A ‘Full House’ Buy Alert

Posted by Jon Markman - Money & Markets

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Morgan Stanley has issued a “full house” buy alert on international stock markets for the first time since early 2009, effectively calling the bottom of this summer’s equity slump.

The investment bank reportedly told customers that all five of its market-timing signals are flashing a buy signal in sync with panic selling earlier this week that reached capitulation levels. This occurs very rarely, the bank said, and is a condition that typically leads to a V-shaped recovery which delivers a 23% average gain in stock prices over the following 12 months.

It’s interesting that the signal has emerged in sync with my own Tech Trend Trader market assessment model going long for the first time this year on Tuesday.

Graham Secker, Morgan Stanley’s chief European equity strategist, said the selloff over recent weeks is largely driven by emotion and has little to do with the underlying outlook for the world economy.

The trailing dividend yield on stocks — measured by the MSCI Europe index — is currently 2.4 percentage points above the yield on a mix of European government bonds, near its all-time highs of the past century, the bank reported. Such levels usually precede powerful equity rallies, it said.

Morgan Stanley’s bold call has raised eyebrows since the bank caught the exact top of the European equity market in June 2007 using the same timing indicators, on that occasion issuing a “full house” sell alert.



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The big call comes at a treacherous time for global investors as they try to figure out what the heck is really happening in China and prepare for a rate hike campaign in the United States, the first in nine years. That is going to hurt debtors in emerging markets with $4.5 trillion in U.S. dollar liabilities, the bank noted.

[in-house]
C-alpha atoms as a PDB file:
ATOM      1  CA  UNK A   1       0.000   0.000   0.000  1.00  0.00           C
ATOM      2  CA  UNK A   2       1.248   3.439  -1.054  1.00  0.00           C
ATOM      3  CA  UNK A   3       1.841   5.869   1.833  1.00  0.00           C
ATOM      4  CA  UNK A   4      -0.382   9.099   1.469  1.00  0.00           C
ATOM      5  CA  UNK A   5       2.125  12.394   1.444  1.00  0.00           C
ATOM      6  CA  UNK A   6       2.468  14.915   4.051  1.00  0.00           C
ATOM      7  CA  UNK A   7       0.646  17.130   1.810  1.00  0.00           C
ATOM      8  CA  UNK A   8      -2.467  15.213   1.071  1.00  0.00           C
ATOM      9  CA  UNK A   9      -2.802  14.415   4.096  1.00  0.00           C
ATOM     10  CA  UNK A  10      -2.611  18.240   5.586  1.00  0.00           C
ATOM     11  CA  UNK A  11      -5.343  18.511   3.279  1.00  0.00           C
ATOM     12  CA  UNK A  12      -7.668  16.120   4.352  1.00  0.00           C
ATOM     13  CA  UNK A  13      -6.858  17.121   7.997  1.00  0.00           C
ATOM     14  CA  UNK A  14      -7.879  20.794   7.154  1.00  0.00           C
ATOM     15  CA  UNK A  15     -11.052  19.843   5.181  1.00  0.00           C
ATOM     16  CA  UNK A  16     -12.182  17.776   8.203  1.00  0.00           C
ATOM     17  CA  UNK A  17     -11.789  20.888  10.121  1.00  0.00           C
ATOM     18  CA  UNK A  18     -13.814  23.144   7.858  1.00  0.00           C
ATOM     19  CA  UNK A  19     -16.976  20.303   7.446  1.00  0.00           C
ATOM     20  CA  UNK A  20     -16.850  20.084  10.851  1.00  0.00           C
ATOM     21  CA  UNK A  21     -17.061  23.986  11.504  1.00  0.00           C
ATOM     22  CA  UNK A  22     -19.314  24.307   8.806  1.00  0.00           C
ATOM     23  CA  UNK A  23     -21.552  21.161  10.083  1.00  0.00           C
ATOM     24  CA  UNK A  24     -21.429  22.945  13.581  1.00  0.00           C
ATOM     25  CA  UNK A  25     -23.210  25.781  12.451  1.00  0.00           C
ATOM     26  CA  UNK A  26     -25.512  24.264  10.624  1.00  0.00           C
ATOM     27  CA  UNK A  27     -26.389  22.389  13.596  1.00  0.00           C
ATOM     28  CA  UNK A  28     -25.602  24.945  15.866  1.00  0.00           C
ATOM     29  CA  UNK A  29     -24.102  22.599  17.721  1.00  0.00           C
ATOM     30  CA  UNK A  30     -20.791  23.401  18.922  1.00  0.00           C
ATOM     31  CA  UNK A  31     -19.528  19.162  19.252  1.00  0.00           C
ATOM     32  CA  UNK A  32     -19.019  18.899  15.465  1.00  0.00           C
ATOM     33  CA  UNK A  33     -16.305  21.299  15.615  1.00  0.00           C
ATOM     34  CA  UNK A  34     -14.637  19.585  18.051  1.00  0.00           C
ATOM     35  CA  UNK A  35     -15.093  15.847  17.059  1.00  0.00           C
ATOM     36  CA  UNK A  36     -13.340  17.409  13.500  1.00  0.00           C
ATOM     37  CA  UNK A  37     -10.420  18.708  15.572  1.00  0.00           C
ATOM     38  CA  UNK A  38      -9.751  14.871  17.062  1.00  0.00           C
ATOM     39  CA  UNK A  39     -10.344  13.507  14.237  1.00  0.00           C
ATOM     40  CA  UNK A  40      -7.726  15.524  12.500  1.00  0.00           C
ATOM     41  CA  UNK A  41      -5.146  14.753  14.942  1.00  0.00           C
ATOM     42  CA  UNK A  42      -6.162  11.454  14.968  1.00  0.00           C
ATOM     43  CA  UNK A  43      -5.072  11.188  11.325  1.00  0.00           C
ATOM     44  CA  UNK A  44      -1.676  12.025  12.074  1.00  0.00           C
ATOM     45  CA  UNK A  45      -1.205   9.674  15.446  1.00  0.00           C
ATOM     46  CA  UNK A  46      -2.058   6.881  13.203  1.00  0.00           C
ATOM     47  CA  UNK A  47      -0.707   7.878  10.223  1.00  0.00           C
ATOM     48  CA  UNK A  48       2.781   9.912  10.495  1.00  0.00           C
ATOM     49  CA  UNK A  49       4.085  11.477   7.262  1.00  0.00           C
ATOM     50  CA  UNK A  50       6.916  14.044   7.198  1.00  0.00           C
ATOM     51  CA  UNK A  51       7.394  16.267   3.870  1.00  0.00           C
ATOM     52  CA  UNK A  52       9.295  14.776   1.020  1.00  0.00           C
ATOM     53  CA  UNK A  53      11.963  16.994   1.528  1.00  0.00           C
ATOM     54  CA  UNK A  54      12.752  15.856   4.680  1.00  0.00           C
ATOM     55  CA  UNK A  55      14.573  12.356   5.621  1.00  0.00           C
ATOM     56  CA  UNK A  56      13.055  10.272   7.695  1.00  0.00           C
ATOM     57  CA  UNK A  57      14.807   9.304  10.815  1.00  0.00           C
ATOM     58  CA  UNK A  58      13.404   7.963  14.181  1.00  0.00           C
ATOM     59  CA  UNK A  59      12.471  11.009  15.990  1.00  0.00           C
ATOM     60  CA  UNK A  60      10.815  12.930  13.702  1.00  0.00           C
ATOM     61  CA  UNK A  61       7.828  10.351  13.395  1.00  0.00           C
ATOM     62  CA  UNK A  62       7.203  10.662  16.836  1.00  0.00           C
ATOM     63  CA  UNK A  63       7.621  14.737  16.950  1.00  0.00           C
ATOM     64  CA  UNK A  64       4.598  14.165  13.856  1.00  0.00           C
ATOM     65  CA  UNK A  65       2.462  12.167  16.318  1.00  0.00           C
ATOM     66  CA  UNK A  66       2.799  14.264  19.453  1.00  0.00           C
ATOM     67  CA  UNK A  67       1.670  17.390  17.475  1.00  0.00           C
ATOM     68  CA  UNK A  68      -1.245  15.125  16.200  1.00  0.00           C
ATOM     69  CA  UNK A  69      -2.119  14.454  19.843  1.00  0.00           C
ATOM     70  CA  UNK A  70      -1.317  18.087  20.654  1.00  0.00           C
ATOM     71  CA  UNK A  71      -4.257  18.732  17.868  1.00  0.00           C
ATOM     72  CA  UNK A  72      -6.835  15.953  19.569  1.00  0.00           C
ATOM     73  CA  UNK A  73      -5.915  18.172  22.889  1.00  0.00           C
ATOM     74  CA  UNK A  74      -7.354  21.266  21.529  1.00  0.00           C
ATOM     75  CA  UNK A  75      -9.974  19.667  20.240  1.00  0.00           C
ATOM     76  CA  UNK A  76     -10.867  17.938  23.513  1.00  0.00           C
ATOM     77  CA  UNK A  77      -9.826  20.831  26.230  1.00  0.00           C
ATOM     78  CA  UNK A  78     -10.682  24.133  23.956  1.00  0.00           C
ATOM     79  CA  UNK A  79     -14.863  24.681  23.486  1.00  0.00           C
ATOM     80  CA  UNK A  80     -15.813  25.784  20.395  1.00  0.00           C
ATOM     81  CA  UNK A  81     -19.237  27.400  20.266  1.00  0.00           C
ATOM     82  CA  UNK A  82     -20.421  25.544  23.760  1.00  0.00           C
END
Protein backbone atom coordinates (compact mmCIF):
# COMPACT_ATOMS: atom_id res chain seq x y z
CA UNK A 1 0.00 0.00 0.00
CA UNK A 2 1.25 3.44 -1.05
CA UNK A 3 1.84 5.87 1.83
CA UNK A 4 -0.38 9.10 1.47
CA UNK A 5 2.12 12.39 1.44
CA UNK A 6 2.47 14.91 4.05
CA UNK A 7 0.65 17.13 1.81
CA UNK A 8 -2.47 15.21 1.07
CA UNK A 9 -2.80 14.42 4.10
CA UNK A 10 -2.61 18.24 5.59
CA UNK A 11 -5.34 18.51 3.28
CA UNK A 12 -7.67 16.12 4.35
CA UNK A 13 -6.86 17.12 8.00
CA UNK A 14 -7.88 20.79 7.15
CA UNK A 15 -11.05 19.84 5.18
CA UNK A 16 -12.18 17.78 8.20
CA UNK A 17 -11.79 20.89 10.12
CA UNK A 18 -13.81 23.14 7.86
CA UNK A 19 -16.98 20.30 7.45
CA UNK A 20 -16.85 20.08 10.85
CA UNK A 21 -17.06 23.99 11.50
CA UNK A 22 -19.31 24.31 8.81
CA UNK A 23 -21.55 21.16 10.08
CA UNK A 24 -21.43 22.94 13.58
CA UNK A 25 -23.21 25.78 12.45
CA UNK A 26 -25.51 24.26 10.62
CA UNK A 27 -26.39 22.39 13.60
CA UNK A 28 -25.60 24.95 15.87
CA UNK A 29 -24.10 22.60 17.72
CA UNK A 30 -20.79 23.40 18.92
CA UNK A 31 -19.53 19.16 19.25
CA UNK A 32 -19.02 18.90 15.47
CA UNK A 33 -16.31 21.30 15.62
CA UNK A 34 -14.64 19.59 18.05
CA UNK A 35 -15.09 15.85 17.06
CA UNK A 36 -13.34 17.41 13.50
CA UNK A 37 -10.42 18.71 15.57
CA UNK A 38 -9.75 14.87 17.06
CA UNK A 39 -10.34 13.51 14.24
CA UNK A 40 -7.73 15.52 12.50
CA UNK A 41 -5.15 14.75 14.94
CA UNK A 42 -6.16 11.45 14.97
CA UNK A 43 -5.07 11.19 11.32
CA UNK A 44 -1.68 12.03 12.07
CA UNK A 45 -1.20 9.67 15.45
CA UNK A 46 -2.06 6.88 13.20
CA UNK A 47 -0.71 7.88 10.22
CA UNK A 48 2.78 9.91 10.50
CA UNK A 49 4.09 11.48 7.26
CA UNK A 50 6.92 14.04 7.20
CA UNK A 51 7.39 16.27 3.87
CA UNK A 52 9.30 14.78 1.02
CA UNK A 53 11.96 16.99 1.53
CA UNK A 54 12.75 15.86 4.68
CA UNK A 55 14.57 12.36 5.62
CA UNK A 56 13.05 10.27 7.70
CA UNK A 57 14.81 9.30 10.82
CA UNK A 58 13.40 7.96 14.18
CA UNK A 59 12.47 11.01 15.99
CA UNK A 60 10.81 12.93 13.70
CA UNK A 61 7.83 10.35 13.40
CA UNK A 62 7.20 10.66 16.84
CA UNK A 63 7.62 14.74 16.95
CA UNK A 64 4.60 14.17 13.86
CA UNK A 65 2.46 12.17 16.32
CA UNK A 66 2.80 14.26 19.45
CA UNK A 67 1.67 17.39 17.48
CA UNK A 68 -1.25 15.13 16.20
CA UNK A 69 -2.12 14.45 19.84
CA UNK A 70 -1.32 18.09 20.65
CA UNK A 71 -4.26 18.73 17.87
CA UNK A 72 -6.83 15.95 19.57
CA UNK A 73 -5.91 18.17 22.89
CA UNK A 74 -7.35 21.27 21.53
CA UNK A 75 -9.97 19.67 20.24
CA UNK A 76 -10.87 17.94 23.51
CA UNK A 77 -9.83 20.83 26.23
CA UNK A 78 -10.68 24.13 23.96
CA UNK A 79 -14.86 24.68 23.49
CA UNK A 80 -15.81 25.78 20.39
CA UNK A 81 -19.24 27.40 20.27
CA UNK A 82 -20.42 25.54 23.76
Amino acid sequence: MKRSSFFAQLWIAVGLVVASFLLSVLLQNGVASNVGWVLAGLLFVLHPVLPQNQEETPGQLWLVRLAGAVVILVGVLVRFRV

These kinds of indicators basically suggest that the risk-reward balance is tilted more toward stocks than bonds, and securities of all types over cash.

Secker added that the bank senses the current mood has echoes of 1998 during the East Asia crisis and the Russian default, when there was a nasty squall in the markets but it proved to be a false alarm for the global economy, in part due to three back-to-back rate cuts by the Fed.

The five timing tools in the MS algorithm are valuation, fundamentals, risk, capitulation, and a combined market indicator. Between them they capture mutual fund flows, market breadth and technical momentum measures such as the rate of change, as well as price-to-earnings ratios, dividend yields and their relationship to bonds.

Morgan Stanley said the best way to invest in the rebound would be through eurozone bank stocks because they will benefit from quantitative easing and loose-money policies by the European Central Bank. You can do this through a single fund, the iShares MSCI Europe Financial Sector (EUFN). The bank also predicted Italy would be the star country over the next two years as it benefits from dramatic reforms. The fund for that is iShares Italy (EWI).

Buona fortuna!

Jon Markman


Jon began his career as editor, investment columnist and investigative reporter at the Los Angeles Times. As news editor, his staffs won Pulitzer Prizes for spot-news reporting in 1992 and 1994.

In 1997, Microsoft recruited Jon to help launch MSN’s finance channel, where he served as Managing Editor. In that capacity, Markman became the co-inventor on two Microsoft patents.

From 2002 to 2005, Jon served as portfolio manager and senior investment strategist at a multi-strategy hedge fund.

Since 2005, Mr. Markman has specialized in helping everyday investors buy tomorrow’s technology superstars BEFORE they skyrocket.

Mr. Markman is the author of five best-selling books, including Reminiscences of a Stock Operator: Annotated Edition; New Day Trader’s Advantage, Swing Trading and Online Investing.

The investment strategy and opinions expressed in this article are those of the author and do not necessarily reflect those of any other editor at Weiss Research or the company as a whole.